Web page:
There is a feeling in the influencer industry that turning your blog into a full time profession is a benchmark of success, but this isn’t always the case. Some incredibly established bloggers never “go full time” and it’s not something that’s right for everyone.  

It's not all parties, photo taking and brunching and we see a huge number of influencers doing this a little earlier than we’d advise so here are our top indicators on when you should consider it as a career option: 

Your Following

It’s all about the numbers, but perhaps not the ones you expect. Admittedly some brands won’t work with an influencer unless they have a certain number of Instagram followers or unique users on their blog (as a rough benchmark it’s often 25,000 Instagram followers and 15,000 unique users) but it varies. You need to be able to produce compelling examples where you can show brands (and yourself) that you are worth working with; that you “convert” for them in the way they expect in line with the fee you command. 

 We’d suggest having such examples for sales (the number of products you sell as a result of your promotion) and user gathering (the number of people you attract to the brand as a result of working with them). Put these examples together in a PDF format and have them ready to go alongside your media pack whenever you approach a brand.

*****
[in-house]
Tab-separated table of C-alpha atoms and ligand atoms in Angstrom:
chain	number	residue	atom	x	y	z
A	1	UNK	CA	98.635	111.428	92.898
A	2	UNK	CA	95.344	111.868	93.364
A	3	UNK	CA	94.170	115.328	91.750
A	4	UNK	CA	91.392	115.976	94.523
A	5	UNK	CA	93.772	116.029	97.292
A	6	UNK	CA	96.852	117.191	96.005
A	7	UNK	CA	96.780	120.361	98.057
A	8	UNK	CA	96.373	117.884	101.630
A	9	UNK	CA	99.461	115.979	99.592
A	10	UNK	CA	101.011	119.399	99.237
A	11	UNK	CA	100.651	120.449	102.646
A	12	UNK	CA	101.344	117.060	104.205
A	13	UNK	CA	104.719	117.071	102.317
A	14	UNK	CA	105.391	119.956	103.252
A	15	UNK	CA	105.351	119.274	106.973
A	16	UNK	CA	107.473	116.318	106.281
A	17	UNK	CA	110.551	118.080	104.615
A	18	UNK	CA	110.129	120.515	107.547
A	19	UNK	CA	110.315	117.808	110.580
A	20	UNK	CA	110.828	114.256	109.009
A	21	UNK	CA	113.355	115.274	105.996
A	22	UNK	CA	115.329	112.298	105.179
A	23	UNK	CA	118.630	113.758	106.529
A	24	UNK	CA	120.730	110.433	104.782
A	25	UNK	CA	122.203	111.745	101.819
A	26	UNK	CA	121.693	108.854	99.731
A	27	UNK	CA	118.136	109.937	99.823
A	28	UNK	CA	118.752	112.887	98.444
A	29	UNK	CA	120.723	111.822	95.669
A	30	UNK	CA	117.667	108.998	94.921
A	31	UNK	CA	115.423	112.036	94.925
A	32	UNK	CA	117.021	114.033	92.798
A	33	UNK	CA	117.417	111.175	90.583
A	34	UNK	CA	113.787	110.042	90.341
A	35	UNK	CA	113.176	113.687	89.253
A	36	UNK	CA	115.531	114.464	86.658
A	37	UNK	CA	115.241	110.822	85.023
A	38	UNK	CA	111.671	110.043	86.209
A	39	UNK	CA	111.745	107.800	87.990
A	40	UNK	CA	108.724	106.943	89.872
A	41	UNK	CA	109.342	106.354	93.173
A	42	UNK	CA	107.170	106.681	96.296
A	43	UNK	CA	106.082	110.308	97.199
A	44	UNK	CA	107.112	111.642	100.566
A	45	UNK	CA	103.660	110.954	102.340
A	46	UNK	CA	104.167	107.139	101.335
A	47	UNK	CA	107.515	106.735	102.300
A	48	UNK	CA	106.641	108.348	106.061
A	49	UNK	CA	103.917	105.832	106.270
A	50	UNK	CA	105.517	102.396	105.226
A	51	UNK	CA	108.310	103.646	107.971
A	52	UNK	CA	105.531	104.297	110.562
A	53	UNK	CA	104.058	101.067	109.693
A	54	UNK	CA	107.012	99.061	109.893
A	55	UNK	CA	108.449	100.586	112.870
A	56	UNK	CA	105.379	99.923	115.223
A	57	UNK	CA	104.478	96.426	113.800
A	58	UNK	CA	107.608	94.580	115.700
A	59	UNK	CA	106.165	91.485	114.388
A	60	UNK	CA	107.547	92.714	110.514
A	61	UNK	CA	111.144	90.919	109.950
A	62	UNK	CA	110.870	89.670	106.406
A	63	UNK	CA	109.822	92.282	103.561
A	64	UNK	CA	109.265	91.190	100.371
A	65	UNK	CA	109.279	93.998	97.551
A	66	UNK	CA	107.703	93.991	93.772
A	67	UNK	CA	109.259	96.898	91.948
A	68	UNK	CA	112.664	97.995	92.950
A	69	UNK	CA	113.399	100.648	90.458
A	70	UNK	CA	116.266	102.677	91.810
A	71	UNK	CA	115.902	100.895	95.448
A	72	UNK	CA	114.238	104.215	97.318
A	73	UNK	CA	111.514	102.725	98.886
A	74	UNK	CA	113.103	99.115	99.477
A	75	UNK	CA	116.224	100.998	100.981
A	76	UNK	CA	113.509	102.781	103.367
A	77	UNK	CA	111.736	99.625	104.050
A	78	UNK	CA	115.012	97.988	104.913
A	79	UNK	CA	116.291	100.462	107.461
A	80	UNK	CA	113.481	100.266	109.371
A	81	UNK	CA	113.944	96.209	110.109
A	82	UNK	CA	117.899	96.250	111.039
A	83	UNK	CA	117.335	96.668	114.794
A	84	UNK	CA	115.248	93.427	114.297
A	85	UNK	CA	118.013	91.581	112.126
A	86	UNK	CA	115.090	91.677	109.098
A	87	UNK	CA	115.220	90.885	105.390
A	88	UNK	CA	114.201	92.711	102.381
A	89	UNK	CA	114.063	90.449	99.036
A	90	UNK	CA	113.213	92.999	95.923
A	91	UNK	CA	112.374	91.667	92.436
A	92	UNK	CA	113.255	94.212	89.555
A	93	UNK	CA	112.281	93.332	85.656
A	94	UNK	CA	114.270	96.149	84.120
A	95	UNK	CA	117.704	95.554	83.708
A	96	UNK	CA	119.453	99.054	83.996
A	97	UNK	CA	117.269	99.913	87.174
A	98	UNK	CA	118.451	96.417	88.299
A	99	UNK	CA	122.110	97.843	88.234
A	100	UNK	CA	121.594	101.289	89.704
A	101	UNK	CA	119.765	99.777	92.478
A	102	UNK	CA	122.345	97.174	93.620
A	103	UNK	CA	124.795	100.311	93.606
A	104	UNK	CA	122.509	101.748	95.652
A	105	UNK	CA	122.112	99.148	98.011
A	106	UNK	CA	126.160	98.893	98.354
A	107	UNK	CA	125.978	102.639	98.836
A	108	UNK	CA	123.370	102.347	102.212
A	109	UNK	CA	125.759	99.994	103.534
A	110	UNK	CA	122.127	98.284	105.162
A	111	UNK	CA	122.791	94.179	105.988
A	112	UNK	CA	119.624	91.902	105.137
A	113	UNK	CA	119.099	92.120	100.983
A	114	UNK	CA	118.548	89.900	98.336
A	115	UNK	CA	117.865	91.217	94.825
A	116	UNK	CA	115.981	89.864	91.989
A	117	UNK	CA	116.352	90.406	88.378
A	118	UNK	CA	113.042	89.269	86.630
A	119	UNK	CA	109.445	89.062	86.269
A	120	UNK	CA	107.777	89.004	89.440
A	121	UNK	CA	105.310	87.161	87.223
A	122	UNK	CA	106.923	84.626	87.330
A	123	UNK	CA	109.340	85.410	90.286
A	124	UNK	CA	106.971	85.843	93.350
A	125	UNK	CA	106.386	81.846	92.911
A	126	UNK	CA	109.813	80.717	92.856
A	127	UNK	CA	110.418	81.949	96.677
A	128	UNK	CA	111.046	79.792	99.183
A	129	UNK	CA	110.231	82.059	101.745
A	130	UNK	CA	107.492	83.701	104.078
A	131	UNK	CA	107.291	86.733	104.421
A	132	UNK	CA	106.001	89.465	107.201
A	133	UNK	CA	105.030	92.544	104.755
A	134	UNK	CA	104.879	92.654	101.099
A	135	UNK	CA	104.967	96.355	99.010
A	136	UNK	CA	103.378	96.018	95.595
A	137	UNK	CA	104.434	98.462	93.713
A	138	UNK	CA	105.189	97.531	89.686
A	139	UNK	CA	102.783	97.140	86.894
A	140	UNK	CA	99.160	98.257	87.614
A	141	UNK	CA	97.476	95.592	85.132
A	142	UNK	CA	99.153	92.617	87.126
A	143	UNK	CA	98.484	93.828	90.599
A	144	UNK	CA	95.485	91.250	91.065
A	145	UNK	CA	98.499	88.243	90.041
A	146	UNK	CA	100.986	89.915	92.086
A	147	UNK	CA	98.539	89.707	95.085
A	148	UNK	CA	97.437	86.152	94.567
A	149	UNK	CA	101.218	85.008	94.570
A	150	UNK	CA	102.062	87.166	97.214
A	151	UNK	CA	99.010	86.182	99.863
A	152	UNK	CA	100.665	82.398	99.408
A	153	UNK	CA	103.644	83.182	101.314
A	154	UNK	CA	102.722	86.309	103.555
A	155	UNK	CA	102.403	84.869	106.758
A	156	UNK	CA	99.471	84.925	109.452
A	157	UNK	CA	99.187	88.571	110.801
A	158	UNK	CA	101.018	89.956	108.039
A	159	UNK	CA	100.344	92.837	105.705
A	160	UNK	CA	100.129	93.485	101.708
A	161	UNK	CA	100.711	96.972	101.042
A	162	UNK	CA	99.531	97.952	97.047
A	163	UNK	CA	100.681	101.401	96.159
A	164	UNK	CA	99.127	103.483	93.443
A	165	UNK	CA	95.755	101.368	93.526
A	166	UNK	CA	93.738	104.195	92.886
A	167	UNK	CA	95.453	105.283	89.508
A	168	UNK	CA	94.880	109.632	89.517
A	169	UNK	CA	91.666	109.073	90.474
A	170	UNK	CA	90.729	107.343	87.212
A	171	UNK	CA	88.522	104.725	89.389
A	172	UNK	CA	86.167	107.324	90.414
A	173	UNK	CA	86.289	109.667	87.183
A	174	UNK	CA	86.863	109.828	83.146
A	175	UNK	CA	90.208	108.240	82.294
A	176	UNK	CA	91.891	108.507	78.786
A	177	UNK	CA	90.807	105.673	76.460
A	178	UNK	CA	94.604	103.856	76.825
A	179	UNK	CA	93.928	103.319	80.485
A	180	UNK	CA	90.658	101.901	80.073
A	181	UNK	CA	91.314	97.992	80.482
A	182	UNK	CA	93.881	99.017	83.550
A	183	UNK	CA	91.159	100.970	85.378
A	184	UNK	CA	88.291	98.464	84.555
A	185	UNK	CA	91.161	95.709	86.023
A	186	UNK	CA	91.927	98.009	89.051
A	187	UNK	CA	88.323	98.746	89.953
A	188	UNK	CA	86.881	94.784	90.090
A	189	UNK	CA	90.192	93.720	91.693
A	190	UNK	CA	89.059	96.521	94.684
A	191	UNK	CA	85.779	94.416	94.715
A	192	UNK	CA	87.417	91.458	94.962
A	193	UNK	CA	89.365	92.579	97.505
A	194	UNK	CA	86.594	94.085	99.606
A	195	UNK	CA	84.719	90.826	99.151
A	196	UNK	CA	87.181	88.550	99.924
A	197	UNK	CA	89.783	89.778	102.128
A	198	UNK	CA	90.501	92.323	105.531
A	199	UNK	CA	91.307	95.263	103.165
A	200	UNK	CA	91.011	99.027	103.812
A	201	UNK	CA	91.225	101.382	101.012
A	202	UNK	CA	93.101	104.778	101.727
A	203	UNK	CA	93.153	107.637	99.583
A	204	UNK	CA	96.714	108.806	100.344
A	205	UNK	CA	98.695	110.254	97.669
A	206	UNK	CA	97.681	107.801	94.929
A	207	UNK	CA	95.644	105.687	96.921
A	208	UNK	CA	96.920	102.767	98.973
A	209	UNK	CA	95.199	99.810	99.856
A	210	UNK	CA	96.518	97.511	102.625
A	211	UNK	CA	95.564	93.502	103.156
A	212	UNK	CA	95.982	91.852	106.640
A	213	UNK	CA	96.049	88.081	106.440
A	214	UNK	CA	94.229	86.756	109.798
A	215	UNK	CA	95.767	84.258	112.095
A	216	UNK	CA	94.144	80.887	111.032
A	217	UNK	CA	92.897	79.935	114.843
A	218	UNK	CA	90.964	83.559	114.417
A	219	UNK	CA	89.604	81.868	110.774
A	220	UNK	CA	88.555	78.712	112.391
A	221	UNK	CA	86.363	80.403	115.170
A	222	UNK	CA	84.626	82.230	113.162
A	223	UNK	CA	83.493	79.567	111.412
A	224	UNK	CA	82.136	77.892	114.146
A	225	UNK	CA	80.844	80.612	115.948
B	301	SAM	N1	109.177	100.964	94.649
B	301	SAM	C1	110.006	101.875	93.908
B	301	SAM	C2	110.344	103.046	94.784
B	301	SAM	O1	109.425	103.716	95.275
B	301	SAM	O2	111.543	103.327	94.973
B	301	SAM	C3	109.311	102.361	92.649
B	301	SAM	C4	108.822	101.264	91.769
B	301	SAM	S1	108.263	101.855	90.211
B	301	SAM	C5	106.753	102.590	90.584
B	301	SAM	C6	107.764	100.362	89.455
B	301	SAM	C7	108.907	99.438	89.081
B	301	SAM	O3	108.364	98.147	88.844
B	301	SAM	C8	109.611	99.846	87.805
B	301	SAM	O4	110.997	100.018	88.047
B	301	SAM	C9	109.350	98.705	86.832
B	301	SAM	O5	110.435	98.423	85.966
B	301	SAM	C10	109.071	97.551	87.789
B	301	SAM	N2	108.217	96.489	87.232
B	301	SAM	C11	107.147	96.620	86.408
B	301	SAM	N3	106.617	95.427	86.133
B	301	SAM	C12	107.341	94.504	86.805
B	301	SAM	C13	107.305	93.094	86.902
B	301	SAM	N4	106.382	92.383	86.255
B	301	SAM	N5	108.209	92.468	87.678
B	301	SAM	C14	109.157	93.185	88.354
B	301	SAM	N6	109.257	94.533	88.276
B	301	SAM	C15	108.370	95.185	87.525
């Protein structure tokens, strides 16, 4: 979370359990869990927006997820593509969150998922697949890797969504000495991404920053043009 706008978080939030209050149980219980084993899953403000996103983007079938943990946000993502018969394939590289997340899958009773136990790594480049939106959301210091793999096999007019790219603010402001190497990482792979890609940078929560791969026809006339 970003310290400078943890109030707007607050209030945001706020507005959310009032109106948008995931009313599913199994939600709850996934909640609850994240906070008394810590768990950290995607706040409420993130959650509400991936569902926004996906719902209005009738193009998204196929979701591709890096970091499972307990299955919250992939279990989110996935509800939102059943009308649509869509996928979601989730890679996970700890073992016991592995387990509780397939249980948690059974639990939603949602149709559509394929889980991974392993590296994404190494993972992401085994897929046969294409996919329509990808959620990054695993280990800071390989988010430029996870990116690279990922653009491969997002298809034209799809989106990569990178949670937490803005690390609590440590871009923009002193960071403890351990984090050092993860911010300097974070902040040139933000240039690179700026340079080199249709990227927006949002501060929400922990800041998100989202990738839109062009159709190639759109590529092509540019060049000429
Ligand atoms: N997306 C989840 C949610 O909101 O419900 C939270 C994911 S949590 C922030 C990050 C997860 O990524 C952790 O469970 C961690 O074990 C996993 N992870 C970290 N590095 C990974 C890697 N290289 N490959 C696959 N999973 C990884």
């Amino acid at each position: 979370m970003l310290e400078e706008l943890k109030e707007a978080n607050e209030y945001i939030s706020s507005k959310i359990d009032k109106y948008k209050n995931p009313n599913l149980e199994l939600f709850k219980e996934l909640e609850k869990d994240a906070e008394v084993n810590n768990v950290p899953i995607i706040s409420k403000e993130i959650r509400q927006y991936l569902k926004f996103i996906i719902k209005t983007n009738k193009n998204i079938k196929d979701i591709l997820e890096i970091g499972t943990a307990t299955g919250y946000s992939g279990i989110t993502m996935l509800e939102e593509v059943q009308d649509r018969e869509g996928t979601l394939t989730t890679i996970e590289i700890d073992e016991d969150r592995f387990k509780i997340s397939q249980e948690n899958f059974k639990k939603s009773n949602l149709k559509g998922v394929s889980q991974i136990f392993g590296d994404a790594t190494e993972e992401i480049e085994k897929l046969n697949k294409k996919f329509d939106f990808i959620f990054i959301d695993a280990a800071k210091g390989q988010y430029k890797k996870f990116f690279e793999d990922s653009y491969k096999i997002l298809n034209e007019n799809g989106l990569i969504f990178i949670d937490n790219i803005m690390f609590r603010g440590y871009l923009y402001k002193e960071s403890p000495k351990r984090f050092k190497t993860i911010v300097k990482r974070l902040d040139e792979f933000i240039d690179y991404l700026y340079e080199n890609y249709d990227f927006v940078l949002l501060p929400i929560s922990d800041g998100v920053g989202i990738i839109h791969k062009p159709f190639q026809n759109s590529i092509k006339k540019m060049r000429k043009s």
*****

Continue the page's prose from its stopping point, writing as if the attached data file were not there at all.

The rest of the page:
Not being up to date on marketing benchmarking tools; Google Analytics, social media platform demographics, SimilarWeb or affiliate network statistics is not only unwise, but unacceptable and could well result you in being disregarding from campaigns. 

Consider the Competition

This is often the hardest aspect because you need to remove your head from your heart and take a solid look at the market. Ask yourself, what are you representing in the social media space and how many of you are there saying the same thing? In order to be regularly taken on by brands you need to offer something compelling. So make sure that you know you stand out. 

 Consider how much your current full time job makes you attractive to your following. For example, if you are a vet, what percentage of followers engage with your content because you regularly post images of cute animals? Would they stay with you if you stopped doing that? Equally, consider how much your following is around the life stage you are at. Perhaps you are preparing a wedding and people are using your content to inspire their own. Once your big day is over, will they continue to follow you? 

Are You Cut Out For Self Employment?

This is a question so few consider. Working for yourself, regardless of the profession, can be tough and doesn't suit everyone. Ask yourself these questions and answer them truthfully: 

  • How much do you rely on working as part of a team? 

  • How do you cope with working alone in a workspace? 

  • How good are you at focussing if you're working from home? 

  • What skills do you have by yourself, rather than collectively as part of your current team? 

  • Can you handle stress well?